Software for Laser Engraving and Cutting
There are a few programs we use here at J Tech Photonics, Inc. with our laser upgrade kits to generate the G Code needed to run a program on your 3D printer or CNC machine. We support the vector graphics editing open source software from Inkscape for use with the Laser Tool plug-in. For photos, we support PicLaser Lite from picengrave.com for use with PWM inputs for variable intensity photo engraving. Here you will find how to download and install these programs as well as tutorials on how to use then to generate G Code programs for your laser upgraded machine.
The folks over at Inkscape have developed a very good vector editing software program that also allows for extensions. We have updated and modified the original laser engraver plug-in to allow for multiple versions of on and off commands for different printers and CNC machines and adapted the multiple pass version from Adam Polak. To download Inkscape, visit their webpage here: www.inkscape.org . We are now on version 1.7 (2/11/2106):
- Version 1.7: Updated to include option for inches and mm units. Changed laser power to a number versus % for standard GRBL which uses 12000 for full power. Jtech firmware uses 255 for full power. Default ON and OFF commands are M03 and M05. Changed G0 to G1 for output.
This plug-in will convert a path object in inkscape into a G Code file for use in your laser upgraded machine. Put the contents of this .zip folder into the “inkscape\share\extensions” folder. Once it is there it will show up under the “extensions” tab in inkscape.
The new plug-in allows for multiple commands for laser on and off for all the different versions of printers as well as the ability for multiple passes for cutting. Here is a description of the features of the plug-in.
- Laser ON Command: The command for turning ON the laser. For example, M03 or M106.
- Laser OFF Command: The command for turning OFF the laser. For example, M05 or M107.
- Travel Speed: The speed of the machine when the laser is OFF in mm/min.
- Laser Speed: The speed of the machine when the laser is ON in mm/min.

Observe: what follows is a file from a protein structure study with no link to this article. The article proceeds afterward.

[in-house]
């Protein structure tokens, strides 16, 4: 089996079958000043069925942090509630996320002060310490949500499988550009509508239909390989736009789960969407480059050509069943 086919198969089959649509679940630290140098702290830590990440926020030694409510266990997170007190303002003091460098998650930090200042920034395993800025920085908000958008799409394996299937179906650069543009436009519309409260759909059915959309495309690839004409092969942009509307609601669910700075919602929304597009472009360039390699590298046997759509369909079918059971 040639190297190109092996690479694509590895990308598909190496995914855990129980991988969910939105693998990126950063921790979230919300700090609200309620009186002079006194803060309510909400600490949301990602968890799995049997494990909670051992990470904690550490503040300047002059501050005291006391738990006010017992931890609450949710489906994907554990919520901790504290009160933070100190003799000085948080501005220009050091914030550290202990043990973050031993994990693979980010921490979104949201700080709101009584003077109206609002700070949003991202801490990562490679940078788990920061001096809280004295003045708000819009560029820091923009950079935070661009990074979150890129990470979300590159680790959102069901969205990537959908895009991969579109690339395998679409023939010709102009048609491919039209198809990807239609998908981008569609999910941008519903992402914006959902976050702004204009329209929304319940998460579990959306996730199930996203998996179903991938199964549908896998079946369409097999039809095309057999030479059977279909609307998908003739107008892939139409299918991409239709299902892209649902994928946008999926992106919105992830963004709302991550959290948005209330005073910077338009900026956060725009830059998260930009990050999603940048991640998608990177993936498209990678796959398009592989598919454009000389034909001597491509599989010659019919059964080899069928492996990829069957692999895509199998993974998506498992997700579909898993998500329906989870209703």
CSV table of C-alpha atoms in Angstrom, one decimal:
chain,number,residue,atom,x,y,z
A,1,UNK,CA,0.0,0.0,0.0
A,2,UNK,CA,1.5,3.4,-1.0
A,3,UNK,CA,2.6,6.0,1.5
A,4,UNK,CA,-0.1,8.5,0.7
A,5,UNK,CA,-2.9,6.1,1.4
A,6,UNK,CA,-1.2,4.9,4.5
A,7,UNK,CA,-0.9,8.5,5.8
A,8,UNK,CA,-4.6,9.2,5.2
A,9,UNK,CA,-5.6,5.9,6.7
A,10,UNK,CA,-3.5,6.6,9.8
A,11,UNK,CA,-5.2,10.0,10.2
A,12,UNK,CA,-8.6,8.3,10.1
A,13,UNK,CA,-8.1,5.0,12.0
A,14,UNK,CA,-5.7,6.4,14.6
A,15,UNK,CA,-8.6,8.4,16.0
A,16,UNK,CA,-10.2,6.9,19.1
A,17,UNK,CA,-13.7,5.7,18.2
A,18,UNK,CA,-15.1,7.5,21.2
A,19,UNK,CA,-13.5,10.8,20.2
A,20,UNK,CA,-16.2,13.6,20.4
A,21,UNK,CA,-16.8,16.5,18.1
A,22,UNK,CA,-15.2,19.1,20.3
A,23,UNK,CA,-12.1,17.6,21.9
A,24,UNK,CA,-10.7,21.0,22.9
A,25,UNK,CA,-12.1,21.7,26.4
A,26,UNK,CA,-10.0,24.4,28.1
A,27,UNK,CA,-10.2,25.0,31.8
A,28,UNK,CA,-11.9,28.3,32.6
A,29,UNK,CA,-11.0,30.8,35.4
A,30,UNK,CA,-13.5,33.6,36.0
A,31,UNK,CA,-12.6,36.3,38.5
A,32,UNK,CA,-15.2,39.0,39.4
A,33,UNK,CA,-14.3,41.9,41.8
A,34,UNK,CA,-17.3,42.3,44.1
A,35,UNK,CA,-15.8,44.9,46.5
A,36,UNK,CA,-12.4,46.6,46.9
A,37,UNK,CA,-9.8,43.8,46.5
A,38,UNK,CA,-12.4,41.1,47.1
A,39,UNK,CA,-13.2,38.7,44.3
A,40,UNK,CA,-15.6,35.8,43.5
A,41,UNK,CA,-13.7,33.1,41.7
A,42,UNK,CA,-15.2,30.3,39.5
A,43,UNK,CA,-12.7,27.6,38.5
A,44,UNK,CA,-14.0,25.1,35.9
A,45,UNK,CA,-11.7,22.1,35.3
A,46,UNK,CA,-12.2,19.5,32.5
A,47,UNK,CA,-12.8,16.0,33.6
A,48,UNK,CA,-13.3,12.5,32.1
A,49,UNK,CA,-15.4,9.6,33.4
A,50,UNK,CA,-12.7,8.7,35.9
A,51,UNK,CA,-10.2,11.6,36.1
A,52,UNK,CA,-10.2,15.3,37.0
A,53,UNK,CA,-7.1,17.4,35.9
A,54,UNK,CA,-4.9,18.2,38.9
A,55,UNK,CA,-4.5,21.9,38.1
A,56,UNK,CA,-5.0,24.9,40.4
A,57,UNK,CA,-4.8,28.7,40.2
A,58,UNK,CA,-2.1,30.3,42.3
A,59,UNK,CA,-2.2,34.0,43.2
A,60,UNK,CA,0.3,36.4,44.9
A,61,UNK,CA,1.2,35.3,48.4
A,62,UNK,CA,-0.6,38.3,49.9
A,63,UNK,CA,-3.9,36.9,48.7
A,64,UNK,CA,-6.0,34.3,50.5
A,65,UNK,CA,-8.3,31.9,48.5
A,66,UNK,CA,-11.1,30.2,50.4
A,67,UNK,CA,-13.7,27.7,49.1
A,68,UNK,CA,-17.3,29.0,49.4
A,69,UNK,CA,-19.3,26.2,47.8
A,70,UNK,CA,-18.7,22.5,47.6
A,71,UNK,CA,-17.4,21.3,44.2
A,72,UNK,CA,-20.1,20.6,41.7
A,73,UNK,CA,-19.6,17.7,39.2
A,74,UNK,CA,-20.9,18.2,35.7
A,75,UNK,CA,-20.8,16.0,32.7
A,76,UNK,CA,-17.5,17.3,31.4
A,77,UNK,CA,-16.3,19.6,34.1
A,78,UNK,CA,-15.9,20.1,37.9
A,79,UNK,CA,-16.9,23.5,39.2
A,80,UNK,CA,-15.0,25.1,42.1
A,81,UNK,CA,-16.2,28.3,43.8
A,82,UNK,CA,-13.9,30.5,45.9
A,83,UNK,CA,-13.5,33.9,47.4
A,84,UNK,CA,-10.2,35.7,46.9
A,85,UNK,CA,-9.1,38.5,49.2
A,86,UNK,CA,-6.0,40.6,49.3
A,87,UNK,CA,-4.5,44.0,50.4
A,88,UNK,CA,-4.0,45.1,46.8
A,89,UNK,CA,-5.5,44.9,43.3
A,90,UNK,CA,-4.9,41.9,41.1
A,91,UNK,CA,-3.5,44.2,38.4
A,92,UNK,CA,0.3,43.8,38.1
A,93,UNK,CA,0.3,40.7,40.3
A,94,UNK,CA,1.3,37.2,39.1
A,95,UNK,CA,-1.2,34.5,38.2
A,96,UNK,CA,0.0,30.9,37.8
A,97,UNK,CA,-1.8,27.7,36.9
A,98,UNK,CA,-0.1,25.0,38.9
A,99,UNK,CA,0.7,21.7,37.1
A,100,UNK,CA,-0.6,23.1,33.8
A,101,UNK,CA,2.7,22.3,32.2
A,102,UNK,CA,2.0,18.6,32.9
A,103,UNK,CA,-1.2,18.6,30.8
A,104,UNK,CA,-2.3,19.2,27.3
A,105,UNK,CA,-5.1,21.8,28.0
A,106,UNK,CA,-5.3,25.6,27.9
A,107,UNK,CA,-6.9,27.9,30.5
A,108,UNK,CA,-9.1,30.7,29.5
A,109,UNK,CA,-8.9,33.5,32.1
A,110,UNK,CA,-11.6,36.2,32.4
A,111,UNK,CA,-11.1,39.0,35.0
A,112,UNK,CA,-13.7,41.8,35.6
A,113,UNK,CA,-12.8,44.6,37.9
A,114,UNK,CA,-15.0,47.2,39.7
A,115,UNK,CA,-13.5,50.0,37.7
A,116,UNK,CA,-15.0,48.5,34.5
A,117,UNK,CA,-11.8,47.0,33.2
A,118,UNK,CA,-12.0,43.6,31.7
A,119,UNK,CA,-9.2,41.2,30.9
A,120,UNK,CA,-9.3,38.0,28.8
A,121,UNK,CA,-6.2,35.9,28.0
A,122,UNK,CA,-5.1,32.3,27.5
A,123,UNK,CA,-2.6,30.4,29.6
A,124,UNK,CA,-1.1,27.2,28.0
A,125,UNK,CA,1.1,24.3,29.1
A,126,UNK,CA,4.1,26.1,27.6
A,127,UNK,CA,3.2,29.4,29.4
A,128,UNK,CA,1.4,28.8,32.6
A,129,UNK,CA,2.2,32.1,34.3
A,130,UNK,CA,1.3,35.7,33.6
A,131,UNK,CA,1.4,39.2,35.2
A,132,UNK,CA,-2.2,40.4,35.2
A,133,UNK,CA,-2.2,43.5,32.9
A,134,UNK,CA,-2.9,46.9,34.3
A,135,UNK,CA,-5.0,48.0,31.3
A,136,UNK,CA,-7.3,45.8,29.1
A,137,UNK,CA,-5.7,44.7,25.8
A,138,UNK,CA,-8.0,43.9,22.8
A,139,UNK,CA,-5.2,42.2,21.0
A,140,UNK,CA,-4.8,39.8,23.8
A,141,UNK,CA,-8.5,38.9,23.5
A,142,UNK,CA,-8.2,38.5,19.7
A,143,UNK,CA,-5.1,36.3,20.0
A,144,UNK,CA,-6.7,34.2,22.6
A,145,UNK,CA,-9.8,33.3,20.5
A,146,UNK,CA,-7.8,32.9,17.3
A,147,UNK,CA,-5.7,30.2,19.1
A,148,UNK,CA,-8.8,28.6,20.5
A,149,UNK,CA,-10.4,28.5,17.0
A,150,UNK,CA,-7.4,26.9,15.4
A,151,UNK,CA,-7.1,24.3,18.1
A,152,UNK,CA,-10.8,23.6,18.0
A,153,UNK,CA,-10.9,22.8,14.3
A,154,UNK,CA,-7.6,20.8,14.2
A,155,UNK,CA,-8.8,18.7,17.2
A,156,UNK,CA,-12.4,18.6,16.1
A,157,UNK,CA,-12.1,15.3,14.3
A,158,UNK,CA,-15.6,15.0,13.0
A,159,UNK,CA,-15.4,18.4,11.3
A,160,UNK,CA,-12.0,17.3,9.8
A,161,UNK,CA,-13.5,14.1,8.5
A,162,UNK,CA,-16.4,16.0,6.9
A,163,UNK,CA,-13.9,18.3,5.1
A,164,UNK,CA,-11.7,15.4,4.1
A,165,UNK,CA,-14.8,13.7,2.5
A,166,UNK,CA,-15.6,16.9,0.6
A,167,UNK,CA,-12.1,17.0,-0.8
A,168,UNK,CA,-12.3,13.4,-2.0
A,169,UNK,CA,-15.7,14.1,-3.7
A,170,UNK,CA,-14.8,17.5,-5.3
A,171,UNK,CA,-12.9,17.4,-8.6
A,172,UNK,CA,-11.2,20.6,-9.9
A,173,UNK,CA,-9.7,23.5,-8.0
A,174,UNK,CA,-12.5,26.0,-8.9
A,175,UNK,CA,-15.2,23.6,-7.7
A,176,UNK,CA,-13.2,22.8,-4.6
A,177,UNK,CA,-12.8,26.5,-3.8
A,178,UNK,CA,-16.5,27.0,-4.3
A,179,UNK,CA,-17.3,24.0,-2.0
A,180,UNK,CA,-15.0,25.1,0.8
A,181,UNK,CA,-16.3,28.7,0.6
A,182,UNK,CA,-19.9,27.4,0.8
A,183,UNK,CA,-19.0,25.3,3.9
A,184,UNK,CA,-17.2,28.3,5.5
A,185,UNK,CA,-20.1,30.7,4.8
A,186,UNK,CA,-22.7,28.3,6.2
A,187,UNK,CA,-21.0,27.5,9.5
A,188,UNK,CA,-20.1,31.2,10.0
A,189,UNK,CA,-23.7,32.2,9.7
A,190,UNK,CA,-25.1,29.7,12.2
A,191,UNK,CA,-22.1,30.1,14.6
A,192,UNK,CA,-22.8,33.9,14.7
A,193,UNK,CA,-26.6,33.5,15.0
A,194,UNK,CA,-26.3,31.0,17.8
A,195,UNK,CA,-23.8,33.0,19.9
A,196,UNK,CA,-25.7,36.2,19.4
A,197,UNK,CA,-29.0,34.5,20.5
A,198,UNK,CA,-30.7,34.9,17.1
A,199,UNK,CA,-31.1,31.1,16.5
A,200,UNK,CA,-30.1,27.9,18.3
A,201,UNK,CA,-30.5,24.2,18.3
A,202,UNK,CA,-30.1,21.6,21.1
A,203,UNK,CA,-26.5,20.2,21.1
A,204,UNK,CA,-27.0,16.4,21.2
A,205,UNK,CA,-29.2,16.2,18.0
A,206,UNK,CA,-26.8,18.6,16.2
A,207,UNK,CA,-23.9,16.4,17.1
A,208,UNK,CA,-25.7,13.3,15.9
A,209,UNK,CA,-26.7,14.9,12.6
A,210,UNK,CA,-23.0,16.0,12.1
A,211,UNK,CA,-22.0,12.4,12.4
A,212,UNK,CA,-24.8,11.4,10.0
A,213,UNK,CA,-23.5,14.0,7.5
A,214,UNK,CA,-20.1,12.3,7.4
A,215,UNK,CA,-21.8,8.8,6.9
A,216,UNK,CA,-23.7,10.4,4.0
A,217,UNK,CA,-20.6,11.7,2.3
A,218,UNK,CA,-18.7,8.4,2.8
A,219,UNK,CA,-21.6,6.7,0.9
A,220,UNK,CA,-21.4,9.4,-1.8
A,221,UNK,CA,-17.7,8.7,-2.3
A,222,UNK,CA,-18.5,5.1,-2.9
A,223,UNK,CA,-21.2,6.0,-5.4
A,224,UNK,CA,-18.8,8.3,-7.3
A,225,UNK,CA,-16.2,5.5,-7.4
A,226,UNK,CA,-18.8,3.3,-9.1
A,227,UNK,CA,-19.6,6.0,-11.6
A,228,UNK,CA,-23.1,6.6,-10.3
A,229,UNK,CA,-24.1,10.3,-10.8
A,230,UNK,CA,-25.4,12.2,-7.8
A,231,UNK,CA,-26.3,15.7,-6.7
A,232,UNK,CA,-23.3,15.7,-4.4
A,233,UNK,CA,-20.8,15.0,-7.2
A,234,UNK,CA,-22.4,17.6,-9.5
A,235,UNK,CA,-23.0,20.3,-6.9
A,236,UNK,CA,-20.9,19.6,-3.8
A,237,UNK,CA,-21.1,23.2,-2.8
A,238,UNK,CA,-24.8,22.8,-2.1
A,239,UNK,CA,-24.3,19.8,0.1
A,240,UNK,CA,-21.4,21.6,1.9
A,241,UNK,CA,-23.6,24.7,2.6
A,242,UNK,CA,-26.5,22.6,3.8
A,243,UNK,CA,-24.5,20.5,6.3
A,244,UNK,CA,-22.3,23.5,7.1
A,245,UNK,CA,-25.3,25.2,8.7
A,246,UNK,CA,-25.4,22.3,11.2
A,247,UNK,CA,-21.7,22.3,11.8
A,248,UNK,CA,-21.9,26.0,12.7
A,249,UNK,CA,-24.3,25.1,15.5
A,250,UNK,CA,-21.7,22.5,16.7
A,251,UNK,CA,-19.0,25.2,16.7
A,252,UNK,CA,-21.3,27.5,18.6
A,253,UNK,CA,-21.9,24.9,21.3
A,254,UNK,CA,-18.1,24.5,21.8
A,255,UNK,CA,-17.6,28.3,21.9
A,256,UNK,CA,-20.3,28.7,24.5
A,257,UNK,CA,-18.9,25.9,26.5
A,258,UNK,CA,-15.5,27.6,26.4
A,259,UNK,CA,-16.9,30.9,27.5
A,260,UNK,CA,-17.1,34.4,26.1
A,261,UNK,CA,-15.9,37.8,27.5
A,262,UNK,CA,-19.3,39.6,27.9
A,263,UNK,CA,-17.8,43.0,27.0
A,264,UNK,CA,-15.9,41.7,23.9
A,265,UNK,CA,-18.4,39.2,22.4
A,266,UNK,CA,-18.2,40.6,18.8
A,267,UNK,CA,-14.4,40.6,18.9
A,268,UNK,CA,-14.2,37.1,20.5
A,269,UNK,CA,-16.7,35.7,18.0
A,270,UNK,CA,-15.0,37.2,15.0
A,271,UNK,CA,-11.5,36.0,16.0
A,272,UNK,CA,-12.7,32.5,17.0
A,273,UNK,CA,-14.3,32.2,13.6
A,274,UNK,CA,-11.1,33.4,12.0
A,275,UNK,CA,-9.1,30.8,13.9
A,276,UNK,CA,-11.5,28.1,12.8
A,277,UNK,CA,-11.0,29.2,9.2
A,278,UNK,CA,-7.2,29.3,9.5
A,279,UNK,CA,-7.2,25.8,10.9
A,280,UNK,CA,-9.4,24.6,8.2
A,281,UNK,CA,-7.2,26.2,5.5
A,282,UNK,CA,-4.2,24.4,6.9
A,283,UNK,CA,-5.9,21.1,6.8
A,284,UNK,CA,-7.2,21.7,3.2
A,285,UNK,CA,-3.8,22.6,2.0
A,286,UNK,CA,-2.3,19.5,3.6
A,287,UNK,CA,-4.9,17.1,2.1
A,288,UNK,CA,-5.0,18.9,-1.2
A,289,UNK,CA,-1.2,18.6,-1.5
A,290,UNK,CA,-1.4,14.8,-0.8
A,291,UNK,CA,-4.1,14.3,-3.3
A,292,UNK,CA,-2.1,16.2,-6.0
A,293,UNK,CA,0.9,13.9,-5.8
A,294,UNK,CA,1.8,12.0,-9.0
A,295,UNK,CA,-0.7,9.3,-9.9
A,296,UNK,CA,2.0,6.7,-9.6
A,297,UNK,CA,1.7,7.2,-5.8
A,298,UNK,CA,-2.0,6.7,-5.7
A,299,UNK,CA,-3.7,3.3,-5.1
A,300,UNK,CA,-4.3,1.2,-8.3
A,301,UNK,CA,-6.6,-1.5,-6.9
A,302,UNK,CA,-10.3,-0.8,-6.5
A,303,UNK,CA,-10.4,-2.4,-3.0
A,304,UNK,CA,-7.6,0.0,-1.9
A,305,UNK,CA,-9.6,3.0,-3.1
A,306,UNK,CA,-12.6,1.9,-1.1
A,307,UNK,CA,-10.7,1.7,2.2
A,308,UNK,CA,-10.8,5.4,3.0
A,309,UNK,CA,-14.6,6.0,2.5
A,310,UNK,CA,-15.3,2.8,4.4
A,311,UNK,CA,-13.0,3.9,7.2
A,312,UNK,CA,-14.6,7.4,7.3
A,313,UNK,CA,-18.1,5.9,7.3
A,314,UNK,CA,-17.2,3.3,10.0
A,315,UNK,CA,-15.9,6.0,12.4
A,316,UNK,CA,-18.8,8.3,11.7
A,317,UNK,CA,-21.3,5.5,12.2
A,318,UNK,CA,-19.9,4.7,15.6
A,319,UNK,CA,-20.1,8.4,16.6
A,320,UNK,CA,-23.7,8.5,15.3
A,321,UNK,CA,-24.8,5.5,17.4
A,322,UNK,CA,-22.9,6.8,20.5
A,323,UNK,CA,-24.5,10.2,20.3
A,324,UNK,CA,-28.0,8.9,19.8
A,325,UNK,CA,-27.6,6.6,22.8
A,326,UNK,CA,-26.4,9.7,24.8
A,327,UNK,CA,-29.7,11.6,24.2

- Laser Power: If you have PWM control, then you can adjust this. For J Tech firmware and most 3D printers use a number between 0 and 255 (255 being full power). For GRBL 0.9 and 1 standard, use a number between 0 and 12000 (12000 being full power). If you don’t have PWM, keep at max power (either 255 or 12000).
- Power On Delay: This will turn on the laser and wait to move until the delay is complete. It is used to heat up the material and initiate the burning process. Delay in ms for 3D printers and seconds for GRBL.
- Passes: If cutting, this will repeat the entire path by the number of passes. If engraving leave as 1.
- Pass Depth: This will move Z axis down by this amount for each pass. For example, 3mm piece of material with 3 passes might use 1mm per pass to cut all the way through.
- Directory: The directory to store the file.
- Filename: Name of the file.
- Add numeric suffix to filename: Adds a number to the name in case there already is a file with the same name in the directory.
- All Units: Change the units to either mm or inches. This will make everything in inches or mm.
- Live preview: Shows the path being generated.
- Apply: Click to run the converter.
Using the Plug-in
We have made some instructions on how to use Inkscape for engraving text and other objects and using the plug-in to generate the G Code. We have also shown how to import images to make outlines of them to engrave.
Check out the tutorials and check back to see if we added more!
Known inkscape bug: Lines going down from the drawing to Y0 location. If you have lines in your engraving, then the output G Code had a problem with some of the processing. Don’t worry! This can be fixed. The problem is that there are a few lines that the space didn’t get put in between the Y coordinate and the feedrate. To fix, just use a text editor and “find and replace” your feedrate command and put a space before it. Example: If your feedrate was 100, then find “F100″ and put a replace as ” F100″. Do this for both the laser feedrate and the travel feedrate. Everything should work after this!
PicLaser Photo Engraving
We have partnered with the guys over at picengrave.com to add photo engraving capability to our laser upgrades. For best results this software requires PWM laser power control to be able to work. It will vary the laser power on a per pixel basis to generate the photo image in 256 shades of greyscale. Check out the software before you buy a license to make sure it works on your machine. It now includes an image editor which allows you to create dithered images as well.
Laser Etch Black and White Image Engraving
The Inkscape plugin is great for outlines, but when you want to perform fills it is lacking. Laser Etch SW solves this problem!
This software is a fast way to perform image engraving in black and white for things like Logos, ID Tags, QR Codes, PCBs, and general image engraving. It is not like PicLaser Lite where it will engrave “Shades” of grey, but rather just black and white. It uses an “optimized” rastor approach to perform the engraving by speeding up the machine when the laser is off, making it sometimes more than 50% faster than normal rastor based engraving methods.